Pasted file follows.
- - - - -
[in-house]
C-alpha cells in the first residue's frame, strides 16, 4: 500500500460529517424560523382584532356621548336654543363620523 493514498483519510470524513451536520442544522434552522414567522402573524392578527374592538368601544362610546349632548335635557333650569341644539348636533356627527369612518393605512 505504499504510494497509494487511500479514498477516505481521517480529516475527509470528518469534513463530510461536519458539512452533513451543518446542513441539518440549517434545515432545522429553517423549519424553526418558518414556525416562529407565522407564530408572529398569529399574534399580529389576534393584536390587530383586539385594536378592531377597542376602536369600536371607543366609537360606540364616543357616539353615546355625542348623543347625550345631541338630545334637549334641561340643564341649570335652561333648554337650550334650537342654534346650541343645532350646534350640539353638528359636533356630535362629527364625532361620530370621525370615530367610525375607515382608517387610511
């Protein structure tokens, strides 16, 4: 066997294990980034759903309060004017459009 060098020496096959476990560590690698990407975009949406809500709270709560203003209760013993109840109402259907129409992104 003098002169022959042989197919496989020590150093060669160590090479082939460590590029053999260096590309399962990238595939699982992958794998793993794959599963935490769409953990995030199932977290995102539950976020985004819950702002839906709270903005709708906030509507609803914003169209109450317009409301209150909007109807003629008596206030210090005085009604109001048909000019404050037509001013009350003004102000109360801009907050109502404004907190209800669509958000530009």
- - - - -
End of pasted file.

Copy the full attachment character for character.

[in-house]
C-alpha cells in the first residue's frame, strides 16, 4: 500500500460529517424560523382584532356621548336654543363620523 493514498483519510470524513451536520442544522434552522414567522402573524392578527374592538368601544362610546349632548335635557333650569341644539348636533356627527369612518393605512 505504499504510494497509494487511500479514498477516505481521517480529516475527509470528518469534513463530510461536519458539512452533513451543518446542513441539518440549517434545515432545522429553517423549519424553526418558518414556525416562529407565522407564530408572529398569529399574534399580529389576534393584536390587530383586539385594536378592531377597542376602536369600536371607543366609537360606540364616543357616539353615546355625542348623543347625550345631541338630545334637549334641561340643564341649570335652561333648554337650550334650537342654534346650541343645532350646534350640539353638528359636533356630535362629527364625532361620530370621525370615530367610525375607515382608517387610511
């Protein structure tokens, strides 16, 4: 066997294990980034759903309060004017459009 060098020496096959476990560590690698990407975009949406809500709270709560203003209760013993109840109402259907129409992104 003098002169022959042989197919496989020590150093060669160590090479082939460590590029053999260096590309399962990238595939699982992958794998793993794959599963935490769409953990995030199932977290995102539950976020985004819950702002839906709270903005709708906030509507609803914003169209109450317009409301209150909007109807003629008596206030210090005085009604109001048909000019404050037509001013009350003004102000109360801009907050109502404004907190209800669509958000530009």